One thing that must be considered when setting out floating decoys is water depth, especially when you don’t have a dog. Knee-deep water can be navigated with hip or chest waders, but greater depth requires the use of a boat. And this goes for the retrieval of all your downed birds. Where we will be hunting, the depths vary and the soft, muddy bottom isn’t easy to move around in, especially when retrieving downed birds quickly and getting back under cover. We’ll be using a 10-foot, camouflaged jon boat that transports easily and can be hidden along the shore.

Staying hidden is of the utmost importance. In the fields, we could hide in the ditches, but on the

water, all the area along the bank is open, making it easy for a goose to spot us. We’ll be using two types of blinds. For opening day, I’m

going to set up my Hunter Specialties Hitman Layout Blind on the bank among or near the four or five 48-inch magnum shell decoys we’ll be placing on the shore around us. The blind is lightweight and sets up in seconds, and the padded reclining seat with its spring-loaded door makes it comfortable and quick to open for action. I used it last year in a cut cornfield in the late Canada goose season and I remember on several occasions the combination of warm morning sun and the comfort of the lounge-type seat led to a number of well-needed mid-morning naps. Suggested retail price is $219.99. (www.hunterspec.com)

The Guys will be hiding in the Hunter Specialties Backpacker Blind. I’ve hunted deer and turkey out of this blind with Tim Guy, and we have been very successful shooting and filming turkeys. This blind is also perfect for waterfowl. It’s 54 inches tall, stretches out to 12 feet and weighs just 81⁄2 pounds. All you need is two folding chairs and you are comfortable, well-hidden and ready to hunt. Definitely a lot of concealment for $40.


Monday morning when that first sound of honking off in the distance breaks the silence of the dawn, it’ll be time to call and get their attention. And this year I have found a new way to talk to the geese — a Knight & Hale Pit Boss.

Each year, I buy several new goose calls to test. And this year the Pit Boss will actually make it afield with me. Practicing with it at home and calling along with the instructional DVD, I found it makes realistic goose sounds with a lot less effort than other calls I’ve used. Suggested retail price is $28. (www.knightandhale.com).


Only non-toxic shot can be used to hunt waterfowl in New York. The most popular is probably steel. Today’s modern steel and the other non-toxic shot makers all claim various velocities, hitting power and effective shooting distances their ammunition will accomplish. And having shot just about all of them both at the range and in the field, I think most do what they claim. The one specification I’m skeptical about is “effective range.”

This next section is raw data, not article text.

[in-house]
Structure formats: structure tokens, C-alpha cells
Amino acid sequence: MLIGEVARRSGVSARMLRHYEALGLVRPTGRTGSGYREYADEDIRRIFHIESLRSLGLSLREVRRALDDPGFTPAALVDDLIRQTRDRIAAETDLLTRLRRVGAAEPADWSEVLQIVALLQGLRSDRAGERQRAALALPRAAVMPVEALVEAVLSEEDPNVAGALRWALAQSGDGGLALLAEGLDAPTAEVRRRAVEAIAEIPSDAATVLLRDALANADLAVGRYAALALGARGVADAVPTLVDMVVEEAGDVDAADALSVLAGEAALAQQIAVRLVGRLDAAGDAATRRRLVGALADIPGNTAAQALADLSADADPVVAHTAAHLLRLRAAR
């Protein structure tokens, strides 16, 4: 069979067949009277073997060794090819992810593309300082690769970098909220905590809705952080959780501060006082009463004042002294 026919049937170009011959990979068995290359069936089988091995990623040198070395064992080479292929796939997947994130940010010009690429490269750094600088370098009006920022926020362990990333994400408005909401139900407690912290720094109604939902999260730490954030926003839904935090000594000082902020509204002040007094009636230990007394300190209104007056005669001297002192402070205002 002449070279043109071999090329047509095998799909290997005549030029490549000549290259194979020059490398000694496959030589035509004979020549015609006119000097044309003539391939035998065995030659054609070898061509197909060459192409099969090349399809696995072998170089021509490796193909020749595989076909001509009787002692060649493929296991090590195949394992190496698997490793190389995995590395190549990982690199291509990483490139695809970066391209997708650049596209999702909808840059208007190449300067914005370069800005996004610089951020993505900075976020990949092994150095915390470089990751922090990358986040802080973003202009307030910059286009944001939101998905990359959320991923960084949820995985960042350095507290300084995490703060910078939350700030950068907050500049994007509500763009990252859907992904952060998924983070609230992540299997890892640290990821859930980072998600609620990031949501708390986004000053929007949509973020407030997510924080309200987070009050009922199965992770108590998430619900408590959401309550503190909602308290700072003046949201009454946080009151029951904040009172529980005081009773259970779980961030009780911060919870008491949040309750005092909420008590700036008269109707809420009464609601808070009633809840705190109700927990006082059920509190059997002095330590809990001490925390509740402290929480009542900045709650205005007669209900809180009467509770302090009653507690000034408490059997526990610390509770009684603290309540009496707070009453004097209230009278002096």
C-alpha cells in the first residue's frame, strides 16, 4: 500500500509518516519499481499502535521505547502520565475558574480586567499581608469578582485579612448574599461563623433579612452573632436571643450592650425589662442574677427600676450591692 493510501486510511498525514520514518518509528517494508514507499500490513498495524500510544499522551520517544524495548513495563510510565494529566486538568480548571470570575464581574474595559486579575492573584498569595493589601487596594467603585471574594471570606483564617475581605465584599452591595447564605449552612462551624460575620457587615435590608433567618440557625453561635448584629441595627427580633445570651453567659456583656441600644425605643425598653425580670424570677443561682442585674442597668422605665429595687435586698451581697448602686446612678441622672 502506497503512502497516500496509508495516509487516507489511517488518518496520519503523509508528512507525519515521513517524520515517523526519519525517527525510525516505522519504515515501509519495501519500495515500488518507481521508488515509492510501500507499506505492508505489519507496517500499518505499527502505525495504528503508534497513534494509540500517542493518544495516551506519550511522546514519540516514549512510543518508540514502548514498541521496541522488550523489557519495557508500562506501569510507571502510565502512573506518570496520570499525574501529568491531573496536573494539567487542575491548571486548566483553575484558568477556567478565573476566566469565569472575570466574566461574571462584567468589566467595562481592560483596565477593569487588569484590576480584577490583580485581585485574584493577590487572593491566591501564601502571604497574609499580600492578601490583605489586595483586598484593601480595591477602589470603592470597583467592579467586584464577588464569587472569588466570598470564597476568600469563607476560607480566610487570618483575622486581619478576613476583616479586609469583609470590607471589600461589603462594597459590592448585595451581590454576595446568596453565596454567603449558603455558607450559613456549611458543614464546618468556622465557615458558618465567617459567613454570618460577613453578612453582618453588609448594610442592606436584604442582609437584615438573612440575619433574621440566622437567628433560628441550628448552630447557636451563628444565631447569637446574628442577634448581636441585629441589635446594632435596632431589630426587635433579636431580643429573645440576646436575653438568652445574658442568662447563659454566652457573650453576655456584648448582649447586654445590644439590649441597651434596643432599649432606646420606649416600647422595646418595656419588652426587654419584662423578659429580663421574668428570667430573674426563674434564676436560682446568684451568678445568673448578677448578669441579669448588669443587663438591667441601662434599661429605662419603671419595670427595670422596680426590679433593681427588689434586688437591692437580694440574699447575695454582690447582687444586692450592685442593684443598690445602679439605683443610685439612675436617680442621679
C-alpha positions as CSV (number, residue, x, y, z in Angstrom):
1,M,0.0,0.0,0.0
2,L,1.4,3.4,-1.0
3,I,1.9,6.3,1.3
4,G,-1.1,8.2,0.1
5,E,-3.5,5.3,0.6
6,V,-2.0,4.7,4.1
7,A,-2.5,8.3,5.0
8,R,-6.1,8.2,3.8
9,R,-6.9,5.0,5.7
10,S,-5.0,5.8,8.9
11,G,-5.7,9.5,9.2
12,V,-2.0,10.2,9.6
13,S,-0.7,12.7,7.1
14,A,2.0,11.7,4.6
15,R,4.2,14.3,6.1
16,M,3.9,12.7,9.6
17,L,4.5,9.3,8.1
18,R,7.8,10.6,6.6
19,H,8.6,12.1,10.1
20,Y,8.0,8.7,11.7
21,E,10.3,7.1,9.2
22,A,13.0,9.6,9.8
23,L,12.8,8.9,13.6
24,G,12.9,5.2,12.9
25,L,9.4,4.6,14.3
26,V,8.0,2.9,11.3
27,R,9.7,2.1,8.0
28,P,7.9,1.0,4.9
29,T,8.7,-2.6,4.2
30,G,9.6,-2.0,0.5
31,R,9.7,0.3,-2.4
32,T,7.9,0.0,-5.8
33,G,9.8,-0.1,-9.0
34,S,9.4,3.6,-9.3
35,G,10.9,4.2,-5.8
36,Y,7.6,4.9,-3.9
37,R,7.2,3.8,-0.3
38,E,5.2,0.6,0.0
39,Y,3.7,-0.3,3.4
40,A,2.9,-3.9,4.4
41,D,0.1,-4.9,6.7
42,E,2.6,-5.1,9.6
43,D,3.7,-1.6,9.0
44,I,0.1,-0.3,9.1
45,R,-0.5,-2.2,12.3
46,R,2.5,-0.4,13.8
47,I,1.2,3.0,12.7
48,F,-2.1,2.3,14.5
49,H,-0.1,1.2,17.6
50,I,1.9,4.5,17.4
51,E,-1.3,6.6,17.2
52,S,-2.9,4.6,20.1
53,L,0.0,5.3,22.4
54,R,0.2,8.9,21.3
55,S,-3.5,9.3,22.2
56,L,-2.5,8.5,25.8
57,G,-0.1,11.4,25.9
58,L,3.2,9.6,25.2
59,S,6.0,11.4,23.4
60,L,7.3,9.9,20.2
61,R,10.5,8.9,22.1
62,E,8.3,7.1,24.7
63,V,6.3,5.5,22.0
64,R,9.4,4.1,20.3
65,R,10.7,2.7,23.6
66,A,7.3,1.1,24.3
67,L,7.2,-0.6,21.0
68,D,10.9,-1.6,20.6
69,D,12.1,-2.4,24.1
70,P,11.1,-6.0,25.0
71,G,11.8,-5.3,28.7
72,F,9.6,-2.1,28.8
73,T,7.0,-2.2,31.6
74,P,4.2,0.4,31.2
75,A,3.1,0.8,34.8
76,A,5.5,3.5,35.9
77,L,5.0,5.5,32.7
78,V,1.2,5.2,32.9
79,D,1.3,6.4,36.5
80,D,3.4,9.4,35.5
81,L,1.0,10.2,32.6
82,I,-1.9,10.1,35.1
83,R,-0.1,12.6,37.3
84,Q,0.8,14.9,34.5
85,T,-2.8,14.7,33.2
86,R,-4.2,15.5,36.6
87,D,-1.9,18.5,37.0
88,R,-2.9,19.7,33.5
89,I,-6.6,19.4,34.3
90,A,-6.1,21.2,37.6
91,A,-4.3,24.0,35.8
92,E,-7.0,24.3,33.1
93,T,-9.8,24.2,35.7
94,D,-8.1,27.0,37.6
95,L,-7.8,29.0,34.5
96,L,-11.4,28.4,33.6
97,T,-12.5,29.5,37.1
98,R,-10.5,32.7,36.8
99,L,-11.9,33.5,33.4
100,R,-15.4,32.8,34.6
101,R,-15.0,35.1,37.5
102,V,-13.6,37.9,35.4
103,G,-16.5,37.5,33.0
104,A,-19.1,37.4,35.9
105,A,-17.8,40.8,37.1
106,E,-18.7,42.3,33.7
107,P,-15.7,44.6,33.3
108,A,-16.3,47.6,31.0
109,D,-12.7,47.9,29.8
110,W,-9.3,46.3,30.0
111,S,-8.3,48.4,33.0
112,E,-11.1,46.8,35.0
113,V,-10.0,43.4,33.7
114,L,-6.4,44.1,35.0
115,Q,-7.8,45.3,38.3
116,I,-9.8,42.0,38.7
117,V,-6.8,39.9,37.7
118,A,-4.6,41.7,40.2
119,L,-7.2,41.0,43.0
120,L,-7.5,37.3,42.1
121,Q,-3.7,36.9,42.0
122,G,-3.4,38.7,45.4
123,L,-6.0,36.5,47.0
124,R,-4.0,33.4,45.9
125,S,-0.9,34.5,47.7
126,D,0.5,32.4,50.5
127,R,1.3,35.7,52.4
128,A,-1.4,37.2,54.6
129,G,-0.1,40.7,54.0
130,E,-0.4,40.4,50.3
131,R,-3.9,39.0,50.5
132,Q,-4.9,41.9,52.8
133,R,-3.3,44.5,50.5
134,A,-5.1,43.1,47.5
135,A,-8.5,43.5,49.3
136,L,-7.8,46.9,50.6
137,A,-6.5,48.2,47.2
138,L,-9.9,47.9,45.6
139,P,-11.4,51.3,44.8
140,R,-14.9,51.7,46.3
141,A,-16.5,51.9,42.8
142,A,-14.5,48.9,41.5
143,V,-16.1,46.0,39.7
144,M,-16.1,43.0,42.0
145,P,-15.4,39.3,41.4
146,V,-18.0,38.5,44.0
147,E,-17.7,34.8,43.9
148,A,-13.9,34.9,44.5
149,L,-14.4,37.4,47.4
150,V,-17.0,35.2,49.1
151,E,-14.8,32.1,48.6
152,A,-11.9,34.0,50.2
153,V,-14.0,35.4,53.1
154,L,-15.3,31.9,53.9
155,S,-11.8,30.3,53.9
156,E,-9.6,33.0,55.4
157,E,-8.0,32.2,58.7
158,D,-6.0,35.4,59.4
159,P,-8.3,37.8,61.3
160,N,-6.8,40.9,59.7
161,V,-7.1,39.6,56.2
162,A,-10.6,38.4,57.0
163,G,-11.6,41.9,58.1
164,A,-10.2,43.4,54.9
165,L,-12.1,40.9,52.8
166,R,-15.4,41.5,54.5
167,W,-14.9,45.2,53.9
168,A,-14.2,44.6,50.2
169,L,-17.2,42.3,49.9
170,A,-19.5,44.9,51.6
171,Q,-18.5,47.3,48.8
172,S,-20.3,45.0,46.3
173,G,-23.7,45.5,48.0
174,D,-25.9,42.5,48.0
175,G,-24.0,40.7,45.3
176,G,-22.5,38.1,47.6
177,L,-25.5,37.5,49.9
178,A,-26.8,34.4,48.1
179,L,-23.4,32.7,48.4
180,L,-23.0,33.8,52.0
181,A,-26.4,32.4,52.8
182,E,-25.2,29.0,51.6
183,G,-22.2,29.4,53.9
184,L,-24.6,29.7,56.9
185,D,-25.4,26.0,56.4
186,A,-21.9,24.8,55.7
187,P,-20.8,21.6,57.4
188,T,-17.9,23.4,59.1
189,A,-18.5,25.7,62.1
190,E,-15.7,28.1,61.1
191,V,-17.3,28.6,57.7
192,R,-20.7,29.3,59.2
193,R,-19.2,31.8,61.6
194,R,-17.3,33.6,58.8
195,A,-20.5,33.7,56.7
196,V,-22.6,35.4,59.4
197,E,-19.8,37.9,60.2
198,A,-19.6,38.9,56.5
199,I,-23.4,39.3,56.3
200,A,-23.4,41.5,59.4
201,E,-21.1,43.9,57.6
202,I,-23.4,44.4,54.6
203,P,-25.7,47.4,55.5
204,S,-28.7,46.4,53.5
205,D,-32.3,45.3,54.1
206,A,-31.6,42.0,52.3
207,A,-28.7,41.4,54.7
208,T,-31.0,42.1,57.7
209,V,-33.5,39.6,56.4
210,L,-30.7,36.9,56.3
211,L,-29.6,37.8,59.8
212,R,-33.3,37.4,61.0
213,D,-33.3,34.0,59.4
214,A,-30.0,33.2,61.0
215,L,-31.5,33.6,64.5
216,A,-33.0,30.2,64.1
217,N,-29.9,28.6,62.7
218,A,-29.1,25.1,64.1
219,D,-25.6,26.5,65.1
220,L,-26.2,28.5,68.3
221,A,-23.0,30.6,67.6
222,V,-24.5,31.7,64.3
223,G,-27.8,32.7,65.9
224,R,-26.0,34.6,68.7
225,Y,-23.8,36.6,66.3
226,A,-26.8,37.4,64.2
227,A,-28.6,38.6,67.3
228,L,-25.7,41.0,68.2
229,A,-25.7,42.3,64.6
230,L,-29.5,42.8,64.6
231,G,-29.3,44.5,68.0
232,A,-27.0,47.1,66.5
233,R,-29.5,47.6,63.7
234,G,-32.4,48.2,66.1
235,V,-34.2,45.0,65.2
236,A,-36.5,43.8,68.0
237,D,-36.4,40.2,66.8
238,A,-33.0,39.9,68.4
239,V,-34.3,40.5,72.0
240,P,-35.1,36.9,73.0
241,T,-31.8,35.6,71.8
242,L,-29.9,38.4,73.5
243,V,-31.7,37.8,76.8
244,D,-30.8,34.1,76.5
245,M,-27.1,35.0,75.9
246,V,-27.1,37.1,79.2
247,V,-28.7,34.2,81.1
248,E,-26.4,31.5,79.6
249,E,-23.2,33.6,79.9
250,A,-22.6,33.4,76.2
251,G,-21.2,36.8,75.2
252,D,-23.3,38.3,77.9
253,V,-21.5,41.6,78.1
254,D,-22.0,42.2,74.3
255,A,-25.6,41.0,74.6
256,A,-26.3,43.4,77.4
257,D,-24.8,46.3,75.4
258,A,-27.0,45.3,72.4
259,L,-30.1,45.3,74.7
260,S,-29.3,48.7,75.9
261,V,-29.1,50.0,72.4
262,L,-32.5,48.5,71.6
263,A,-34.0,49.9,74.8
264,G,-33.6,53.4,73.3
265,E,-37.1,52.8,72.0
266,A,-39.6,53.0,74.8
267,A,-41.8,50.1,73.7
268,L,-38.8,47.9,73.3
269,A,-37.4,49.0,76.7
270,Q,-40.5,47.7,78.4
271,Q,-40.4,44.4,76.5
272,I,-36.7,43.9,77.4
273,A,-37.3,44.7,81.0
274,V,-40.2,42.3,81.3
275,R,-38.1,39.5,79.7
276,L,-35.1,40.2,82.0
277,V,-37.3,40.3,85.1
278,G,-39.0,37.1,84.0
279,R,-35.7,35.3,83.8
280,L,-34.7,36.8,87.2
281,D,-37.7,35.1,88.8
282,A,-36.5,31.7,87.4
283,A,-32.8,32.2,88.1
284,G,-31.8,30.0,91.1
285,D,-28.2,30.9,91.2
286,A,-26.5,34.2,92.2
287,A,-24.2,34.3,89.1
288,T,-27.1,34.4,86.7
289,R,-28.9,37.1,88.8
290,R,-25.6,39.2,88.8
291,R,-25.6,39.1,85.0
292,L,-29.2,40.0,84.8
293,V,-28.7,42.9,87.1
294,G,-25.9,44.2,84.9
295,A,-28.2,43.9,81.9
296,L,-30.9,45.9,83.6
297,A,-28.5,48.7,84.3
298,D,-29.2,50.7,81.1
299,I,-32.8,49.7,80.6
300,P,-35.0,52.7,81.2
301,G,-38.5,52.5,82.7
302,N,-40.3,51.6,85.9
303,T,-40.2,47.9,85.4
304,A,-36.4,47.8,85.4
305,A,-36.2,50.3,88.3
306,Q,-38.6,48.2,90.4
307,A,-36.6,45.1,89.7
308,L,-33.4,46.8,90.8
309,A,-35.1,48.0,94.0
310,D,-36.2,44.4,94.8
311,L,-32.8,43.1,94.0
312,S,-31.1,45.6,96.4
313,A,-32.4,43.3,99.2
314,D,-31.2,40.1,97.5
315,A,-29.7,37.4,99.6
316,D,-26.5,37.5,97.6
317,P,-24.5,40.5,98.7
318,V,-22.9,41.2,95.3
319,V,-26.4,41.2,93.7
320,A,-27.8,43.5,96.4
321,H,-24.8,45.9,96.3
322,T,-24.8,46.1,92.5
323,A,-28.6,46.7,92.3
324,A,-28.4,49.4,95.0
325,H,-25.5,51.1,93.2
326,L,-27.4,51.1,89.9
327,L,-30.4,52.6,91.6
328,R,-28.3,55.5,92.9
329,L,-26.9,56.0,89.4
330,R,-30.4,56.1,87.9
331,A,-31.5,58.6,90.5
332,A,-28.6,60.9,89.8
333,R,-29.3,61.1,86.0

Being able to hit a goose at

60-plus yards does not mean you are going to necessarily kill it every time. In fact, I hear about it happening all the time. And I believe there are as many misses or even worse, wounded birds.

Here’s a good rule of thumb I learned years ago from a veteran waterfowl hunter: If the end of your shotgun barrel covers more than half of the goose, it’s beyond 45 yards and too far away for a clean kill. I agree. I know there are times when one actually gets dropped well beyond this distance, but how many were missed or do think you missed at this distance? A good setup coupled with good calling should get them inside 30 yards.


I think most goose hunters will agree that shot sizes 2, BB, BBB or

T Steel will handle a majority of goose hunting situations either in the field or on the water. As for the 10- vs

12-gauge shotguns — today’s modern 31⁄2-inch magnum 12-gauge loads will do as much or more than a

10-gauge. An example is the Sup­reme 31⁄2-inch, 12-gauge, BBB shotshell. Its load leaves the barrel at a velocity of 1,475 feet per second. Its equivalent in 10 gauge has a velocity of 1,450 feet per second. Either will bring down a Canada goose.

Categories: -Sports-